• This word is going to come up, Maybe we misunderstood, maybe the words looked like gobbydygook… maybe we blinked and missed something, but the word is bound to come up. Keep calm, proceed to step 6 and 7.

6. When asked what, do not simply say the same thing again, restate it, choose different words, because maybe then we will understand.

  • Certain words look the same, certain words are just difficult to understand. Being given the same word over and over doesn’t necessarily enhance our comprehension, but it is the definition of insanity. Giving us a second word, with the same or similar meaning can aid us in grasping what is said.

7. Write things down that are complicated, or if we don’t understand

  • Contrary to popular belief, not all deaf people are stupid… we can write, we are not all illiterate. Just like in hearing worlds, in different states, countries, some of us may not be able to write or read… but this is not due to our deafness, this is more likely due to inadequate teaching as children, or inadequate access to language. Do not assume all deaf people can’t write, just as I won’t assume all hearing people can’t (even though my experiences have been hearing people less likely to try and write than a deaf person)

8. Be patient

  • Lip-reading is hard, it takes time, we can’t grasp everything that is said. Be patient with us, frustration is going to happen on both ends of the conversation, but getting frustrated will not help us meet our communication goals.

9. Understand lip-reading is exhausting and takes a lot out of us, the more tired we become, the less we will understand.

  • Try to limit the communication time. Break it up into blocks of time if necessary. The longer we lip read, the more mistakes we will make.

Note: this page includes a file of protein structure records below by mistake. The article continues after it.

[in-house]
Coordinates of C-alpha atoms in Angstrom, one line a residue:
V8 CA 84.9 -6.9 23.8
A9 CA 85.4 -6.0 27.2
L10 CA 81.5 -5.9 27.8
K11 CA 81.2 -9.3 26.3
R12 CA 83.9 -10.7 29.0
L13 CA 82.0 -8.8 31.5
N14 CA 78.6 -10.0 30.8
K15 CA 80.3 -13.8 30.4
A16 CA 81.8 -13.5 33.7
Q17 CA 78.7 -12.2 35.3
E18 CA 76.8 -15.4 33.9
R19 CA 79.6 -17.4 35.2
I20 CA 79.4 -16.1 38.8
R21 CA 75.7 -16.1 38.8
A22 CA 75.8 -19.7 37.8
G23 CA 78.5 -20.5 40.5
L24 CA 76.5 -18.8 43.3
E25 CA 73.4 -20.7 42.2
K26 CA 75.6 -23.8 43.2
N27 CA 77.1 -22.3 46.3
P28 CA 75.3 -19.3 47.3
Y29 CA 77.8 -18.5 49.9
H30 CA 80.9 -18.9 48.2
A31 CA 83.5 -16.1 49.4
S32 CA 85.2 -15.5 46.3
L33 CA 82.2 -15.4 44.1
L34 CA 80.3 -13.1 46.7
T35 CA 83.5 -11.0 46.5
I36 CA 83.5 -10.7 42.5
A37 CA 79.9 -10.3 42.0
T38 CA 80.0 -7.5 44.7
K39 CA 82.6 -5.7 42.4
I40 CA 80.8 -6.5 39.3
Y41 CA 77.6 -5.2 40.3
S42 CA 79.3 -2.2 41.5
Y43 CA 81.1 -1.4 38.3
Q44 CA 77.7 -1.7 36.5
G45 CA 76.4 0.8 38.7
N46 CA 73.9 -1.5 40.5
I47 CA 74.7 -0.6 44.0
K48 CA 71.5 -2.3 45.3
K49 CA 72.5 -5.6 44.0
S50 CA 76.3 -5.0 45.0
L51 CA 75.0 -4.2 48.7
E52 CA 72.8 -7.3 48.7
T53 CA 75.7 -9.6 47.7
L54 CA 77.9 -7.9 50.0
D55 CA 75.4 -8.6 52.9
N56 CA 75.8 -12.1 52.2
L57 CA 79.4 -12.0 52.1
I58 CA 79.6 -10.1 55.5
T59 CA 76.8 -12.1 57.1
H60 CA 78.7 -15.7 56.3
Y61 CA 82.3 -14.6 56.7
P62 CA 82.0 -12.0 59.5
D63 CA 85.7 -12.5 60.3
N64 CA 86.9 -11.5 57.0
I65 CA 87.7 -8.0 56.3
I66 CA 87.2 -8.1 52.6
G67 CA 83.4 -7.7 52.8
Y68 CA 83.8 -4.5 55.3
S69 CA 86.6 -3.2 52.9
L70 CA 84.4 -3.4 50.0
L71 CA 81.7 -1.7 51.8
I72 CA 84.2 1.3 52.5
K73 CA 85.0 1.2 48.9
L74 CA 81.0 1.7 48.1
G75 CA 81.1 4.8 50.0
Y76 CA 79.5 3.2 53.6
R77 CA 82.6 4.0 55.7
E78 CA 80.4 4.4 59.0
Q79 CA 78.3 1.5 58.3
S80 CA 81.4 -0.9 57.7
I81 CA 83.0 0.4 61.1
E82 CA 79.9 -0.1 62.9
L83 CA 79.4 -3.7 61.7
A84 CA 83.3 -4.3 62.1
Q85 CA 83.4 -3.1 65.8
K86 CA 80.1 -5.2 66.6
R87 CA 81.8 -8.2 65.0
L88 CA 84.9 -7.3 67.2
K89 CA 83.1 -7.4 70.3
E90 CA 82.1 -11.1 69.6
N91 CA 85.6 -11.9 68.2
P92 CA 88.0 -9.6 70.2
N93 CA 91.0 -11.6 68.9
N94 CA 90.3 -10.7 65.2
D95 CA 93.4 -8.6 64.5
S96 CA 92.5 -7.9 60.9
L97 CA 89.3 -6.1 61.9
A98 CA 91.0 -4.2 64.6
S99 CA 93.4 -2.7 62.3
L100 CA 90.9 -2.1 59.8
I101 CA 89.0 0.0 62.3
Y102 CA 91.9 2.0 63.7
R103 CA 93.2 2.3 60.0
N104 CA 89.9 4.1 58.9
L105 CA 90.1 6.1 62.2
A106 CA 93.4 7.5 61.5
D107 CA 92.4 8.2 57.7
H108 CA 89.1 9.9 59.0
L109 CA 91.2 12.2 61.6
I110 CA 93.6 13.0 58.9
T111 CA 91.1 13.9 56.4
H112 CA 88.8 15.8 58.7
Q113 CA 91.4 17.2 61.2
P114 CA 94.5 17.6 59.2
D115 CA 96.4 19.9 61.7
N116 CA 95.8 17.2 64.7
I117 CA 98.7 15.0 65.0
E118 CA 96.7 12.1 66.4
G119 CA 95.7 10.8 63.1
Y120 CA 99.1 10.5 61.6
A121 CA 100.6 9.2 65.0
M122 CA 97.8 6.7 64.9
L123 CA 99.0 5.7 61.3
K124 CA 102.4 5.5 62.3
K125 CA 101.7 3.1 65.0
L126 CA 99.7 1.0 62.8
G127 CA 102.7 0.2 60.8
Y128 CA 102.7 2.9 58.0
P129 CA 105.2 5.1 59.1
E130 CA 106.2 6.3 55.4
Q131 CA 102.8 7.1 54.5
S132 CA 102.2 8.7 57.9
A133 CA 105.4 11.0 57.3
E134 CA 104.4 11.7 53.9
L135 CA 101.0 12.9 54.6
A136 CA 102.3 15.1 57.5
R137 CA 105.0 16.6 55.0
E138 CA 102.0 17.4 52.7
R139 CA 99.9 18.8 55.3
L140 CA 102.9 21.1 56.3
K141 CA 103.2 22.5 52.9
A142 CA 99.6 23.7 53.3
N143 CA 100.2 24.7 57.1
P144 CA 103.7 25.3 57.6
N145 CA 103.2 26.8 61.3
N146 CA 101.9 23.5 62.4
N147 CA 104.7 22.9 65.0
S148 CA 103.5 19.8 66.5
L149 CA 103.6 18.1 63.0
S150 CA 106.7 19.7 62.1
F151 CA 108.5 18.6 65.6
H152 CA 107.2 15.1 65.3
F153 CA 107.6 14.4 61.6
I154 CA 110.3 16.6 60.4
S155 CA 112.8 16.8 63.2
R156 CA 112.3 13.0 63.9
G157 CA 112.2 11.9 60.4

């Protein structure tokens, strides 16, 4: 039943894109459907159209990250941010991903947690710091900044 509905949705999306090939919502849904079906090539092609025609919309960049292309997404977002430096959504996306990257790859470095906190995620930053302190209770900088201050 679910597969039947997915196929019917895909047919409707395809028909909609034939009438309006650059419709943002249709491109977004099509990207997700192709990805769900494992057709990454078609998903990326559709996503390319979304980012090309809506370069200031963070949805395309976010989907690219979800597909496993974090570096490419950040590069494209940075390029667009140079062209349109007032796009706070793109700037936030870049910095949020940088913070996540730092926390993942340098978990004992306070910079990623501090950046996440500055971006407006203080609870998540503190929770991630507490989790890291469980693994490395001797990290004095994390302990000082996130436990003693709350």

• Giving breaks can allow us to think about what was said, and make notes if we need to.

10. Speak clearly.

  • Mumbling is one of our worst nightmares.

lipreading Nightmares. From Matt Daigle

11. Understand accents are harder, it takes more time for us to get use to the way you speak, so our comprehension will be lower to start with.

  • Be patient and if needed, use a pen and paper or a computer to communicate. This will ease frustration for both of us.

12. Lip-reading is not an exact science.

  • Only 30%-40% of the English language is able to be understood from the lips themselves, a really good lip reader, knowing the conversation topics can do better than that, but lip reading is not a science, and too many things can interfere with comprehension.

13. If the person uses a HA or CI, be cautious of background noise.

  • Background noise overpowers everything else. We don’t have the ability to “tune” out specific noises like a fan, or the conversation of others (or… a jackhammer). Our comprehension can go up if we have a quiet environment.

14. Do not assume that if we don’t understand we are less intelligent.

15. NEVER use the words “never mind”

  • This will be explained more in depth in the next blog… but the phrase never mind… it huts.



So those are some of my tips… any you care to suggest? Although my personal favorite wasn’t mentioned, because this was more about my life at work… but still, if the deaf person signs, learn sign language!!!!


One thought on “Effective communication strategies

  1. Today I said “It brings me a lot of joy” to my husband in a conversation we were having in the car. He had his CI on. He heard “That leads to a lot of arguing” — I had to repeat myself, of course, but sometimes even the CI in a closed area completely soundless (like the cab of a car) still isn’t a1 the best.